I was interested in exploring something that felt really pressing to the people around me and our current daily lives. Nothing was causing my women friends more anxiety than figuring out how to navigate internet dating, pornography, and all the new aspects of our sexual freedom, and trying to figure out people for whom certain metrics of success are really important. Do you feel successful and adult if marriage or love doesn’t come in the way you anticipated? Initially, I thought I would do a third-person journalistic exploration of changes that have happened in sexuality since 1990, and then I realized I was trying to get answers myself so it became much more personal. In looking into cultures to explore, like orgasmic meditation and pornography, I found my own idea of my sexuality changing in a positive way.
Which experience was the most out of your comfort zone?
Definitely the time I was most out of my comfort zone was with the orgasmic meditation people, not only because of what I was doing. Being physically intimate with a mere stranger is a bizarre arrangement, but because of the jargon and the new age group-thinking that it seemed to represent made me extremely uncomfortable.
Being around people as they filmed porn was surprisingly not uncomfortable. Somehow it felt really natural to be in the same room with people having sex. I realized that all of art in some ways is hiding.
Obviously, the public disgrace was the thing made me most uncomfortable; it was when the men clearly took pride in getting to insult and demean this performer. But on the other hand, part of their glee in doing so is because it’s taboo out in the world. I wondered if we live in a society where a male boss can harass his female secretary all day–that part of the power, that fantasy, is very taboo and it’s no longer acceptable.
What kind of relationship did you see growing up, and what kind of relationship did you see yourself having in the future?
My parents are married and they’ve been married for over 40 years. I would hardly say their marriage was romantic. They fought a lot, but they spent all their time together. I assumed that that was what adult life was like. I thought I would have a few more years of experimentation and dating, and that sleeping around in your 20s or in college and dating different people was all about the accrual of experiences. So when you did get married, you would be wiser, more self-aware, and more likely to have a stable relationship. I assumed that was going to happen, and then it didn’t happen. The fact that it wasn’t happening was causing me a lot of unhappiness. In some ways, the book was me trying to understand how to feel happy, connected, and stable without this magical love story that hasn’t happened for me. If it had happened, it was lopsided one way or another in my past relationships. I certainly hoped that I would fall in love and I could believe in love, but I no longer see love as some redemptive moment of my adult life.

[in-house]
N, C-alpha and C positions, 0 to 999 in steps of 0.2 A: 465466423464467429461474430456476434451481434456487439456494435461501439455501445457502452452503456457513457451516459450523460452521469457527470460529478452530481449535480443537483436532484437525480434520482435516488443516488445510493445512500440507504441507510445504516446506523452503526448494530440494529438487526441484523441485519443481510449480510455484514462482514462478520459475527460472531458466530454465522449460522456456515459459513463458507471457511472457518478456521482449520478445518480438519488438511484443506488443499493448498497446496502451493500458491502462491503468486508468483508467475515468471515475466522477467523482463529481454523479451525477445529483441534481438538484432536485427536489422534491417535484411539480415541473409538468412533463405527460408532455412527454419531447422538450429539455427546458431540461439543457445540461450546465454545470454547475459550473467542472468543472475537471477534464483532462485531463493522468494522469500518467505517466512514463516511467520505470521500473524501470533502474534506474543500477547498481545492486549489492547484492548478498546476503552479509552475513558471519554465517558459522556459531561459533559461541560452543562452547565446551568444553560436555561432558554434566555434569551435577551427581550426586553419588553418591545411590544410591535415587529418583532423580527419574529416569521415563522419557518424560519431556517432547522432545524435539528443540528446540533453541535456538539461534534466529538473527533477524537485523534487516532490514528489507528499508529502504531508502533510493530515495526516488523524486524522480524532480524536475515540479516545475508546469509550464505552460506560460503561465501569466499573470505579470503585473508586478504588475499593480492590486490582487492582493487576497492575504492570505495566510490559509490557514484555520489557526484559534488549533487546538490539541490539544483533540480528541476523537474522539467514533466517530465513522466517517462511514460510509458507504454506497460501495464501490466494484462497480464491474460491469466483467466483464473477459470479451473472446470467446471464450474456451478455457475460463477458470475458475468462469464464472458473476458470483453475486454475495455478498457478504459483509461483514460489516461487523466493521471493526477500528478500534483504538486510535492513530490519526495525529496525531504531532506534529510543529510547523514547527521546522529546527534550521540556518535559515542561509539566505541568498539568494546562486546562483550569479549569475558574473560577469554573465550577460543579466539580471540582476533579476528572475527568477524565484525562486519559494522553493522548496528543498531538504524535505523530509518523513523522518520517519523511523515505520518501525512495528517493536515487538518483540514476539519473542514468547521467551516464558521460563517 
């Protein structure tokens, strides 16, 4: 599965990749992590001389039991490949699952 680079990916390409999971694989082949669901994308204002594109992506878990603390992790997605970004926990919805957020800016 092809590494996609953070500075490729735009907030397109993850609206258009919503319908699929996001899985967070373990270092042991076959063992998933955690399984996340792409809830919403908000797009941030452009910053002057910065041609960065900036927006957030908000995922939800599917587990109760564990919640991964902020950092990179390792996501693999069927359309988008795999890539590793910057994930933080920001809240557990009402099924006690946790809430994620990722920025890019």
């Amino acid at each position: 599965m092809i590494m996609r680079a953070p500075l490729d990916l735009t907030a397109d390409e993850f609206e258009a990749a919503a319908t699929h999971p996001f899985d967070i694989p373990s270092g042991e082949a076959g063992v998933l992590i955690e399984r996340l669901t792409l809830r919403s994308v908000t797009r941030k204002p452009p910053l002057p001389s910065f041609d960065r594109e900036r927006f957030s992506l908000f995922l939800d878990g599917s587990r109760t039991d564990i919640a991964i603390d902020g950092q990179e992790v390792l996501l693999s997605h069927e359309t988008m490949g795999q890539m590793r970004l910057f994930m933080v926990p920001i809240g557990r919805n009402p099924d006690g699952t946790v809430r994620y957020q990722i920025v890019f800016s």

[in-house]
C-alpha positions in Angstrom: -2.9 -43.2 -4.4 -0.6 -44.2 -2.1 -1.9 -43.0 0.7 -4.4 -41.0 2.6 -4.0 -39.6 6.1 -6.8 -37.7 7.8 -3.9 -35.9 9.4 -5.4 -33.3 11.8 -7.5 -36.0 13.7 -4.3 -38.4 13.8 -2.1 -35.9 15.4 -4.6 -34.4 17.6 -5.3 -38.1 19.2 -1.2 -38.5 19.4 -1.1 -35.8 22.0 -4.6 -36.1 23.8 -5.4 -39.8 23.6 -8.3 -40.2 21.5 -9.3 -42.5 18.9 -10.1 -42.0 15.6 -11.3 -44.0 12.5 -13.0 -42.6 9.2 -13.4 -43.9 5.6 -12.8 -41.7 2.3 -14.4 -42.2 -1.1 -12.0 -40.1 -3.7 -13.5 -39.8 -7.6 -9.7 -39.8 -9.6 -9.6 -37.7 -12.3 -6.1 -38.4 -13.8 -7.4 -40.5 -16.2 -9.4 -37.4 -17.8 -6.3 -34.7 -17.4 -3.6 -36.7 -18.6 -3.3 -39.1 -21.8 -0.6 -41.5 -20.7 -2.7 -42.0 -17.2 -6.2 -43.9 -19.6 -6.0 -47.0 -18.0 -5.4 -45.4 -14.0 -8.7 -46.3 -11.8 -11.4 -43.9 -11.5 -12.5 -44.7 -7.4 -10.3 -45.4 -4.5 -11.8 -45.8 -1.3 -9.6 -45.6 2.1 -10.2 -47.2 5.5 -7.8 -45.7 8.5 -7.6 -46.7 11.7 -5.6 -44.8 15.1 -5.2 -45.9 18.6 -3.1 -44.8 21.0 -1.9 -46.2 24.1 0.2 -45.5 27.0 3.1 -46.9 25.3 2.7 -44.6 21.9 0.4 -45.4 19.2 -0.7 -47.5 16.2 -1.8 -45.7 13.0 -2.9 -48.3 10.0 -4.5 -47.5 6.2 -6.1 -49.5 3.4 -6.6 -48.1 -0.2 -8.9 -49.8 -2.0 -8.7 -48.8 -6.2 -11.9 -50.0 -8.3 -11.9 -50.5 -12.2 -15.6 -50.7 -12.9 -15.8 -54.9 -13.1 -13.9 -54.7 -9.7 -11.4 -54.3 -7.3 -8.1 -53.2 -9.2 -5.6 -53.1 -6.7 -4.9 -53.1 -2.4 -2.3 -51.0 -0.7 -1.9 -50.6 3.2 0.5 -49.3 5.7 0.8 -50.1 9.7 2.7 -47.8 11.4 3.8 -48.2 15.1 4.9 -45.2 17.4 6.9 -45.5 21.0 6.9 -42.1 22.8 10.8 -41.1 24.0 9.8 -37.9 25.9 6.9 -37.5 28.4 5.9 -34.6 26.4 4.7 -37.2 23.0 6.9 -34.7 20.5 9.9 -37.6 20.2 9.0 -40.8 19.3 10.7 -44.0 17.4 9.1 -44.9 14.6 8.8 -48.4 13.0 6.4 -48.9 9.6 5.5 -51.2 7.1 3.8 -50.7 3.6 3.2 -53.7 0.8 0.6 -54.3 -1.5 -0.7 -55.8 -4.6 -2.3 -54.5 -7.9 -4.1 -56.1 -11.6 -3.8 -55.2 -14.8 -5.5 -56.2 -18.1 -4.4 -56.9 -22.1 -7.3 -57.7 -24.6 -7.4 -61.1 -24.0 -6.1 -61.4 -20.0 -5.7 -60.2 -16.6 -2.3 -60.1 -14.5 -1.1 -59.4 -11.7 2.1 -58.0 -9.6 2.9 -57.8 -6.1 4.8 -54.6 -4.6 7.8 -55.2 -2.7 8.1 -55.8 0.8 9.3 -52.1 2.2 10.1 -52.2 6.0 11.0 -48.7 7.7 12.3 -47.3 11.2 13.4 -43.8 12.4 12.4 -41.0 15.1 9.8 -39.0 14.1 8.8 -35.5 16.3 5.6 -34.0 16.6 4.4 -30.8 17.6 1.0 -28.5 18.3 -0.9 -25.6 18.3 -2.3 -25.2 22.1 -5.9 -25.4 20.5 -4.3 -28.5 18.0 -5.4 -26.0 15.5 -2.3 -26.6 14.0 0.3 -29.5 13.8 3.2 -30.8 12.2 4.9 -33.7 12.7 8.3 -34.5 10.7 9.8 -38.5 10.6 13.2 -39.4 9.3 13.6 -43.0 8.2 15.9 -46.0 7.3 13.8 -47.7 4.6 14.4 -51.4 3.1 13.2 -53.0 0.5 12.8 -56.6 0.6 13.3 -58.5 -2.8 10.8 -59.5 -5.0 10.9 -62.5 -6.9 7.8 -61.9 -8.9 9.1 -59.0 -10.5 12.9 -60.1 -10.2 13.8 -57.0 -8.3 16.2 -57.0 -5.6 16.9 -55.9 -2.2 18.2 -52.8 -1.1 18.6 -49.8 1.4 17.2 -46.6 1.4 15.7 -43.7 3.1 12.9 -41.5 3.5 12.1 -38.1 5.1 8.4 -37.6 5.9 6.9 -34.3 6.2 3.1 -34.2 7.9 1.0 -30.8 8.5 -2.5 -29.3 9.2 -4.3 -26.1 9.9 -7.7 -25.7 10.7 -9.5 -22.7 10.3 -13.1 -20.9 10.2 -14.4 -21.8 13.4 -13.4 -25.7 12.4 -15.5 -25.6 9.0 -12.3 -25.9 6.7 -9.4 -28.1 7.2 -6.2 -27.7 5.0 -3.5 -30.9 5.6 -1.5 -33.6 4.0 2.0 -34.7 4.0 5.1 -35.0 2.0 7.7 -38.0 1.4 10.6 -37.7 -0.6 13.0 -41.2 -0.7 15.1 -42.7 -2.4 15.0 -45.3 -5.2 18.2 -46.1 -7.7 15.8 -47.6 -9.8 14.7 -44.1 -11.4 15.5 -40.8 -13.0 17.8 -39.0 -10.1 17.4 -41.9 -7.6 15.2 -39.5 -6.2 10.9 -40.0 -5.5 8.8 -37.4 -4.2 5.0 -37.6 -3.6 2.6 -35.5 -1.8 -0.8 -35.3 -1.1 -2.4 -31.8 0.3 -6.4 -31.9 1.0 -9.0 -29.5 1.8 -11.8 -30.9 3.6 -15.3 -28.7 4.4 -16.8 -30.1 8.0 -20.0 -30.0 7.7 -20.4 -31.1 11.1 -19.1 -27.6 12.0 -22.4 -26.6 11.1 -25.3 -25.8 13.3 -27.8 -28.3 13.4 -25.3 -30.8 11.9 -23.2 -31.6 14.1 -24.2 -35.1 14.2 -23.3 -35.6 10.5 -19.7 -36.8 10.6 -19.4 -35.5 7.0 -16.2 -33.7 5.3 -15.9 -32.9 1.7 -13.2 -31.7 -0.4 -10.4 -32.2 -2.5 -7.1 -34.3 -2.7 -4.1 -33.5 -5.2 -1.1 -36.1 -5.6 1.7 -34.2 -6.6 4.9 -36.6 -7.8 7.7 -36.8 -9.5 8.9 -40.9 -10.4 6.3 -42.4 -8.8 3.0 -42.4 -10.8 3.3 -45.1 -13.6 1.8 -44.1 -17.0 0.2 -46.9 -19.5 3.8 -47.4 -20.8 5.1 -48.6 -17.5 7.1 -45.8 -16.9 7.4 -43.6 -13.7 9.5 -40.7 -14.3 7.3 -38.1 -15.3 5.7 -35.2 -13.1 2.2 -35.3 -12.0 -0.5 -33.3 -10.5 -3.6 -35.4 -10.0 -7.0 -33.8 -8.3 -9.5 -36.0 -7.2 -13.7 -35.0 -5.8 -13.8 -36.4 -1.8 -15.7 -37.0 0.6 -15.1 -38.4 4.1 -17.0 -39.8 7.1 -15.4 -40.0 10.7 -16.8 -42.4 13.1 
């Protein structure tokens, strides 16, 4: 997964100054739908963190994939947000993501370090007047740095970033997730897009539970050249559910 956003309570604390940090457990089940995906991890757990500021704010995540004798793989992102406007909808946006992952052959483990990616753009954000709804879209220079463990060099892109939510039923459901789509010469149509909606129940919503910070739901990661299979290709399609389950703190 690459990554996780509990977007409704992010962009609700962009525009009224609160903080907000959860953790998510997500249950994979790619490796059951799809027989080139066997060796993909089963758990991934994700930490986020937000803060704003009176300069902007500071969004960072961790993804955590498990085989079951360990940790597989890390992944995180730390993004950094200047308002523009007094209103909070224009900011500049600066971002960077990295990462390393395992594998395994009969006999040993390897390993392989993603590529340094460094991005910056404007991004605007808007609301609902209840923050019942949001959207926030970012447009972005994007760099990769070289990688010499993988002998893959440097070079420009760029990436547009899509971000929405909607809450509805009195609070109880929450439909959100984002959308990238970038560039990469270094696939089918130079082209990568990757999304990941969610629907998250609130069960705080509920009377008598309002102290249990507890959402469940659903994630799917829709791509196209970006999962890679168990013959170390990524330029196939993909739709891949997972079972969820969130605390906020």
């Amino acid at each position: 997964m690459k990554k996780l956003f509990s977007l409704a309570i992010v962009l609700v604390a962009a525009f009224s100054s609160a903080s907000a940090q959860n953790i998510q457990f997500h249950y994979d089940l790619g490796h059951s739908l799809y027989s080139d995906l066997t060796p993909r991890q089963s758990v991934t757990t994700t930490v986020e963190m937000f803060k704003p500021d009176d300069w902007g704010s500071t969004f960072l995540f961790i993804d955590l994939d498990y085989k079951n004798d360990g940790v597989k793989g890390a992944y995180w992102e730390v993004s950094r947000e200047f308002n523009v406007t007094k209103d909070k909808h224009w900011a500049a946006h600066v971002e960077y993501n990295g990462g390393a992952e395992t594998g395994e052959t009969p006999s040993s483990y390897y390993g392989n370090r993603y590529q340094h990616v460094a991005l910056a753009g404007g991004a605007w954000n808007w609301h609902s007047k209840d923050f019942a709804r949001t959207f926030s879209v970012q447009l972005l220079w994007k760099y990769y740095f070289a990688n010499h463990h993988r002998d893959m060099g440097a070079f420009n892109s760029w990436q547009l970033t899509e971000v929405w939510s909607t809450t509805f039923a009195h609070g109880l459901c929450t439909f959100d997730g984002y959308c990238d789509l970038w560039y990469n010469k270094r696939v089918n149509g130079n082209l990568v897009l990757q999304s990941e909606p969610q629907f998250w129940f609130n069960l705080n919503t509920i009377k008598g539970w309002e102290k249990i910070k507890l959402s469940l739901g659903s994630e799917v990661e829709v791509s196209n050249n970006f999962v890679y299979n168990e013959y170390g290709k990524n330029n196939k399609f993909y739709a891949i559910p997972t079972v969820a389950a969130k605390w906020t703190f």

Now, for example, I recently fell in love and I have a boyfriend, but I don’t need to immediately put the relationship into the path that it has to end in marriage or it’s not worthwhile. I’m interested in other ideas about what commitment can look like beyond monogamy. I’m interested in other forms of living arrangements. I’m much more open. My happiness isn’t defined by being chosen by another person, which I think that was what I was hoping for before.
Did writing Future Sex change how you view your relationships?
Yeah, I feel less scared than I used to feel. I used to think of myself as not somebody who was interested in any kind of non-monogamy. I thought it didn’t mesh with my personality type and I wanted a really traditional relationship, but once I thought about it for a long time, it actually isn’t my personality. I’ve always liked to seek out new experiences and try things I know might be difficult for me or emotionally challenging. I wouldn’t call myself a thrill-seeker in any way, but I do like to try new things. Why was I so scared to do that in a relationship? Now, I’m more interested in, and not threatened by, being open to a range of sexual experiences within a relationship.
We owe it to ourselves, in the spirit of defiance, to express pleasure in the way we want to, and not feel like we have to police ourselves in how we love and the way we talk about it.
What are your thoughts on self-love and what’s to come the next few years?
It’s scary to think about what’s going to happen. A part of me wanted to punish myself; I felt like I needed to enter some new phase of austerity because it was some kind of decadence that led to this cultural moment. Then I think the opposite, in that we owe it to ourselves, in the spirit of defiance, to express pleasure in the way we want to, and not to feel like we have to police ourselves in how we love and the way we talk about it. However difficult this government might make it for us to be healthy and be free, we can’t police ourselves. We have to keep our thinking as open as it can be in defiance of whatever limitations they’re going to try to put on us.